Colorado
Congressional BoundariesDrawn by independent redistricting commission
State BoundariesDrawn by independent redistricting commission
Governor's PartyDemocratic
Legislative PartyDemocratic

Census-related Redistricting Timeline Delays

Congressional

Alert:
Severe

State Legislative

Alert:
Severe

Process

Independent Redistricting Commissions

Beginning in the 2020 redistricting cycle, Colorado's state legislative and congressional districts will be drawn by two separate independent redistricting commissions. These commissions were created after Colorado voters approved Amendments Y and Z by wide margins in the 2018 elections. Both commissions will consist of 12 members: four registered with the state’s largest political party, four with the second largest, and four with no political party. Approving a map requires a supermajority of eight commission members, including two who are unaffiliated.

The two commissions have nearly identical selection processes (congressional outlined in Art. V, § 44.1, state legislative outlined in Art. V, § 47), though the deadlines differ. In summary, applications for both commissions were due in November 2020. A panel of three retired state judges screened the applications and randomly selected 300 applicants from both major parties and 450 unaffiliated applicants, then narrowed down to the 50 most qualified in each category; separately, legislative leaders of both parties each submitted a list of ten applicants from the original pool who affiliate with one of the two major parties. The panel of judges ultimately selected the 12 members of each commission from the panel’s pools and the legislative leaders’ pools.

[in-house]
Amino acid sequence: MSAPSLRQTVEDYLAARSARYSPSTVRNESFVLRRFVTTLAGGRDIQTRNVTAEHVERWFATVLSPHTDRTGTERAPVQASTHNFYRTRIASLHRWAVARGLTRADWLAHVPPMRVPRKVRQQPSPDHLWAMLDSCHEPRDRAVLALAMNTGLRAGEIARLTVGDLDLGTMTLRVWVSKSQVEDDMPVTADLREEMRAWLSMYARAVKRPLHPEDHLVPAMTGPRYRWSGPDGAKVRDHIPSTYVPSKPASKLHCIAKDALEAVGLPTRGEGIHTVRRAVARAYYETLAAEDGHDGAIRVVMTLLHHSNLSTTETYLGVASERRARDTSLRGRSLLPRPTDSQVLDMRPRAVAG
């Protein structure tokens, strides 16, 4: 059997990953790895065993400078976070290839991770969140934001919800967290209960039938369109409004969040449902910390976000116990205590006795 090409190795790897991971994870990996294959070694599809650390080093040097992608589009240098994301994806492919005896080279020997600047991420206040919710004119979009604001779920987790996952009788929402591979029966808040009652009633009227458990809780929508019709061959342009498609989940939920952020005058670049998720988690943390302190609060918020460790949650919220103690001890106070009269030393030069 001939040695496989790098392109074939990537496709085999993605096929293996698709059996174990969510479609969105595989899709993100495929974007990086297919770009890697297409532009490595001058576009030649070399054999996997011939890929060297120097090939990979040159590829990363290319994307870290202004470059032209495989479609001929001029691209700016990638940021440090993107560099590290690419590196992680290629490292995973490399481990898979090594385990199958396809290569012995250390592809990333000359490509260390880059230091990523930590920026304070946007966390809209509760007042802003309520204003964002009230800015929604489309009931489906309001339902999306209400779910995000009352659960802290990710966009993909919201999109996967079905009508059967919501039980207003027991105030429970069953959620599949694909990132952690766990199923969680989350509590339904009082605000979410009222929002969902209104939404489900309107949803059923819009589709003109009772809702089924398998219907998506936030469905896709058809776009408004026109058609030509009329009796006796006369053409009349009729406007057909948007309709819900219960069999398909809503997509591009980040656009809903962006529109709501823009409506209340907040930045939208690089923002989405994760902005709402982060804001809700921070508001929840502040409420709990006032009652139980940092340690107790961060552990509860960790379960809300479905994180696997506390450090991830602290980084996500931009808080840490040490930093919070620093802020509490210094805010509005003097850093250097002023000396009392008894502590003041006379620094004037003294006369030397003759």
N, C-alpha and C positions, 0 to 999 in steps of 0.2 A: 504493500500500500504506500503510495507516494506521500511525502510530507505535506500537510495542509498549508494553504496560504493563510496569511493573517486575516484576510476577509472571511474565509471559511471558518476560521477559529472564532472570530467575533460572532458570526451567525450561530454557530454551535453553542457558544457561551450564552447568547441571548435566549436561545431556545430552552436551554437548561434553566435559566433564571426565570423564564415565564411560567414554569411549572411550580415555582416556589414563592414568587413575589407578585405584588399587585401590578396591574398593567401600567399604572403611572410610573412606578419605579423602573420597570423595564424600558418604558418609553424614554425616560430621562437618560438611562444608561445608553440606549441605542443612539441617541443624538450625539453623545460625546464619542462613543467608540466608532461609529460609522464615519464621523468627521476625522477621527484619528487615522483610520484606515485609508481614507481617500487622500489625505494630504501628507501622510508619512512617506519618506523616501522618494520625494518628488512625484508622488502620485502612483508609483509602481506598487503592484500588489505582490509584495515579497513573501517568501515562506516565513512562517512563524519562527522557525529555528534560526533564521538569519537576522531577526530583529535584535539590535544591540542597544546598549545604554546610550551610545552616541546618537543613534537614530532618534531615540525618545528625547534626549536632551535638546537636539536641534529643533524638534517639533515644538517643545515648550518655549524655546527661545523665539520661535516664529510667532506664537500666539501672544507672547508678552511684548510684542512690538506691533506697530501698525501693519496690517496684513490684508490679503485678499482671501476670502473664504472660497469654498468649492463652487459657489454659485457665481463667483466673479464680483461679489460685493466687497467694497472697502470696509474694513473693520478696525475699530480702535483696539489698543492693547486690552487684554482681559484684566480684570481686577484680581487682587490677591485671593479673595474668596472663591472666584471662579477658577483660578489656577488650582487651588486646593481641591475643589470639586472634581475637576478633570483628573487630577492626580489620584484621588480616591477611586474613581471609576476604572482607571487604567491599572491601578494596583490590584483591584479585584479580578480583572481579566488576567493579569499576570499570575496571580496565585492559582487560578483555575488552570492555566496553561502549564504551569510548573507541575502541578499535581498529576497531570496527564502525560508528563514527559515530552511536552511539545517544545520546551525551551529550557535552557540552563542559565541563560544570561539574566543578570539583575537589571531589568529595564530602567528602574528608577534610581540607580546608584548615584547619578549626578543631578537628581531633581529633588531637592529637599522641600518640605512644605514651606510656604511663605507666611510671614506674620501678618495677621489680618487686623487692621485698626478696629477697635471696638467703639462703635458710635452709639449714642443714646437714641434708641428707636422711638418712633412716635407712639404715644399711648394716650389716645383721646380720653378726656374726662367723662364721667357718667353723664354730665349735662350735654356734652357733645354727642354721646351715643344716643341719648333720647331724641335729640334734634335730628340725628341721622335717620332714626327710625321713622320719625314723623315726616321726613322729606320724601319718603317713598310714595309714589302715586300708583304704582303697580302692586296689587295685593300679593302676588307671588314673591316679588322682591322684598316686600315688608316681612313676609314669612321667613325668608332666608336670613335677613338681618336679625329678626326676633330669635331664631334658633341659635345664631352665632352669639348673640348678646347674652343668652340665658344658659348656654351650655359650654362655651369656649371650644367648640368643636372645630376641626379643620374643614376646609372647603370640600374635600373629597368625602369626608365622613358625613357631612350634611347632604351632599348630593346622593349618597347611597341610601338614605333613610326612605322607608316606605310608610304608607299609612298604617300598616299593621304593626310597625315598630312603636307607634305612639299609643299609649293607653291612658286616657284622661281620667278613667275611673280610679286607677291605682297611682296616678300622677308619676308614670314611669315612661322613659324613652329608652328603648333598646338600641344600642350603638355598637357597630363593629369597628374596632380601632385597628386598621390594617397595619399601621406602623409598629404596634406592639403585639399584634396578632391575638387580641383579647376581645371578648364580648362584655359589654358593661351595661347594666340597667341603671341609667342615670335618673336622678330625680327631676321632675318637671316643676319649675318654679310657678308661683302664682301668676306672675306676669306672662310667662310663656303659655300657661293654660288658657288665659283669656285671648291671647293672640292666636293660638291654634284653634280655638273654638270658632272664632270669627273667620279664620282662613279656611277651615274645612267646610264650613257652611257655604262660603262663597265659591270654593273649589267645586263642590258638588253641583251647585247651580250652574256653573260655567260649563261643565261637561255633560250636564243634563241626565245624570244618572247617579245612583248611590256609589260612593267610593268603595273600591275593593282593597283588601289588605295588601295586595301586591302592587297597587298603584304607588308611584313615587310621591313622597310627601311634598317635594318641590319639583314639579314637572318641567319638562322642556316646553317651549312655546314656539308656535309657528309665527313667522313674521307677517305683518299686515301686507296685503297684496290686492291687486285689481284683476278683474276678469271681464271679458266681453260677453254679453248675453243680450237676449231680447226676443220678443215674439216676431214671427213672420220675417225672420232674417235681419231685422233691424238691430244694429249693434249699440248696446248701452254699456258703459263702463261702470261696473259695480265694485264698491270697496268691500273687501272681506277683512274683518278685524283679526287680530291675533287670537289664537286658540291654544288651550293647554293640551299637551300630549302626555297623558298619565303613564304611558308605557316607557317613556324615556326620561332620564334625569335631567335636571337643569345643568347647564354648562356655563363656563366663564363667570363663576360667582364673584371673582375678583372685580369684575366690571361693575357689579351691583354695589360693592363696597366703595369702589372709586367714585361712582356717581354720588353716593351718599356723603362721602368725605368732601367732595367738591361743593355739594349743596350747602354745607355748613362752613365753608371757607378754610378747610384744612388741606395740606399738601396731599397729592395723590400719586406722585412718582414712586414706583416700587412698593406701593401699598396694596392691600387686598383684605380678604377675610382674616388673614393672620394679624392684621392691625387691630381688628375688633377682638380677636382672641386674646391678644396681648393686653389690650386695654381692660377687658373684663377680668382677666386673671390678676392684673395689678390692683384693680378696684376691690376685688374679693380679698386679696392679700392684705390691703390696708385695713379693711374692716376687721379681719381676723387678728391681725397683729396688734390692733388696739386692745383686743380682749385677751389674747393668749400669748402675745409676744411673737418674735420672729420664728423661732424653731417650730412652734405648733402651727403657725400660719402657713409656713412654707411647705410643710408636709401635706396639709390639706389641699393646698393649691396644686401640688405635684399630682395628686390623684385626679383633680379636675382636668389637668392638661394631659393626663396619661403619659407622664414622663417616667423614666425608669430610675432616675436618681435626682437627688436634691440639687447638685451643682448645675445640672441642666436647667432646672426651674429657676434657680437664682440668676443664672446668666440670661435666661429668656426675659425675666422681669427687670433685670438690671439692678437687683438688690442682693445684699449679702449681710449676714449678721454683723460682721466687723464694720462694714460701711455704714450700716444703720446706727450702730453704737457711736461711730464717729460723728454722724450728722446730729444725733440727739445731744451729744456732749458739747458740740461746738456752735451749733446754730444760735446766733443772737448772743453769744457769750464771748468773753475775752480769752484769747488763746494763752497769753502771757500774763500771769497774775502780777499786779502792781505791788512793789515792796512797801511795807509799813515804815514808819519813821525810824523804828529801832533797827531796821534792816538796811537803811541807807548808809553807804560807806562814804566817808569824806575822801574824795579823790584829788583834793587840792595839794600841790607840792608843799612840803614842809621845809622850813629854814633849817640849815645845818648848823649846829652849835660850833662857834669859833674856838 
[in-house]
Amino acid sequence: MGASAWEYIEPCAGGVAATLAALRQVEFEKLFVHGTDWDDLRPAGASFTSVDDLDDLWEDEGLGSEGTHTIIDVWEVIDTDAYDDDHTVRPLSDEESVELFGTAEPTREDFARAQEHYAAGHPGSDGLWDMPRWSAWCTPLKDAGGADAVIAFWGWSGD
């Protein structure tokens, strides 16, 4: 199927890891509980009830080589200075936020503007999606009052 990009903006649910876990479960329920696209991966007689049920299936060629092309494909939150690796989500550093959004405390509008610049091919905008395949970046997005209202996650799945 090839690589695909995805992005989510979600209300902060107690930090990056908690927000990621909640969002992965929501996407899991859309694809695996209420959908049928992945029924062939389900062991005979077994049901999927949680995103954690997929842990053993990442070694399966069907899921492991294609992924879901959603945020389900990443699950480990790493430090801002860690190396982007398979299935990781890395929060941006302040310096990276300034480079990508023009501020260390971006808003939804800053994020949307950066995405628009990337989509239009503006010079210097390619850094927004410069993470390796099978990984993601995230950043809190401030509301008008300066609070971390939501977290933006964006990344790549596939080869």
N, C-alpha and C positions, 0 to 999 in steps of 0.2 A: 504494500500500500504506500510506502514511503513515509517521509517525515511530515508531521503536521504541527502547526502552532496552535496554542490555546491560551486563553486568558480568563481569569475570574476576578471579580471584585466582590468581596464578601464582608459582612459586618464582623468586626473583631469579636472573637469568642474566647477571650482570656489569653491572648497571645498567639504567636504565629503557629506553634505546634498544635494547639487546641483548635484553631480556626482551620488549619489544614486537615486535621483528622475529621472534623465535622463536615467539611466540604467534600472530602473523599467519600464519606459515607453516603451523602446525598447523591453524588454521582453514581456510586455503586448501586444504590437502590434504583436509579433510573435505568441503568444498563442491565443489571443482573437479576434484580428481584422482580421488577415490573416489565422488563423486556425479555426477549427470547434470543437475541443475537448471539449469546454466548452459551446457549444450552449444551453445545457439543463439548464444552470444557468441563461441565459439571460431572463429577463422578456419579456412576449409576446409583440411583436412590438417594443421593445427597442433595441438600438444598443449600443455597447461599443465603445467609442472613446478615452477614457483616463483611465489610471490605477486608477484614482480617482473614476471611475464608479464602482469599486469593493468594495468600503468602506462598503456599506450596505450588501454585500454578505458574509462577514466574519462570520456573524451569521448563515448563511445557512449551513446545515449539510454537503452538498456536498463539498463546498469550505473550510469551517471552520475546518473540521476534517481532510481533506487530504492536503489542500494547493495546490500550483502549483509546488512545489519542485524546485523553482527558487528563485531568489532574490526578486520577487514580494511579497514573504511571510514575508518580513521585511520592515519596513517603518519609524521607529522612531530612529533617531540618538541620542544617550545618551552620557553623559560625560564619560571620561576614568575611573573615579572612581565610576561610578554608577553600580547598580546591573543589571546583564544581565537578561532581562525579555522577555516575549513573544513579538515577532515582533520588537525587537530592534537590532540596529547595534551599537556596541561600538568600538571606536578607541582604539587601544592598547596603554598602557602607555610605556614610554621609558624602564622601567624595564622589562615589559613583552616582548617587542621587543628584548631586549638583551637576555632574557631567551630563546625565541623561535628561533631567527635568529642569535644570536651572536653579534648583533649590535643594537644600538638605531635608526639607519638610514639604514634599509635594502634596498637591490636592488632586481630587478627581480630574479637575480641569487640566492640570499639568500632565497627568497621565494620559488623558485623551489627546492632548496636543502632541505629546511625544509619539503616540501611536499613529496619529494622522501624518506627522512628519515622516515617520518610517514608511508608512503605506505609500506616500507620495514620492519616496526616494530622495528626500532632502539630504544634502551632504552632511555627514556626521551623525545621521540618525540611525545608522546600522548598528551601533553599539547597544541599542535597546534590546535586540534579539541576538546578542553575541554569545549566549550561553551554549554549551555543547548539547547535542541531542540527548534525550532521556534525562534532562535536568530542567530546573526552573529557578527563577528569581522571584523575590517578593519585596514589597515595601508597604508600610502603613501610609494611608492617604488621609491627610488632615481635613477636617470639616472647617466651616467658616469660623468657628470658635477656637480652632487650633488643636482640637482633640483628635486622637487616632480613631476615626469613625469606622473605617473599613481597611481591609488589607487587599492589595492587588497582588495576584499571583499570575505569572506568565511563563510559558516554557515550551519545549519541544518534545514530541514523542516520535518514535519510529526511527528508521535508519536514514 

• Learn more about the 2021 commissioners on the IRC website.

Criteria

In addition to the federal requirements of one person, one vote and the Voting Rights Act, Colorado’s state constitution requires that state legislative (Art. V, § 48.1) and congressional (Art. V, § 44.3) districts be compact, contiguous, preserve political subdivisions, preserve communities of interest (defined in detail in Art. V, § 46(3)), and be drawn to promote competitiveness. Additionally, intentionally favoring or disfavoring an incumbent, party, or candidate for office is prohibited.

Public Input

Per the Colorado Constitution (Art. V, § 44.2(3) for congressional; Art. V, § 48(3) for state legislative), “all Colorado residents… may present proposed redistricting maps or written comments, or both, for the commission’s consideration.” Both commissions must also conduct at least three public hearings in each congressional district and accept public comment through their websites. 

2011 Cycle

There were a number of issues throughout the 2011 redistricting cycle, from data delays to partisan fighting to contentious public input, culminating in lawsuits from both major political parties over the redistricting plans that reached the state Supreme Court. This cycle, the entirely new redistricting process under the two independent redistricting commissions will hopefully prevent these issues from reoccurring.

Issues

Congressional Seats

Following the 2020 Census apportionment results, Colorado gained one congressional seat.

Actions

Participate in the Commission’s public input process.

  • Obtain Colorado redistricting data from OpenPrecincts.
  • Start to plan out what defines your community – whether it’s a shared economic interest, school districts, or other social or other cultural, historical, or economic interests – and how that can be represented on a map. This will come in handy once the commissions start collecting feedback.
  • Use software tools such as Dave's Redistricting App and Districtr to draw district maps showing either (a) what a fair map would look like, or (b) where the community you believe should be better represented is located.

Contacts

Colorado Redistricting Commissions

League of Women Voters of Colorado

Colorado Common Cause

Sources

All About Redistricting

NCSL

Ballotpedia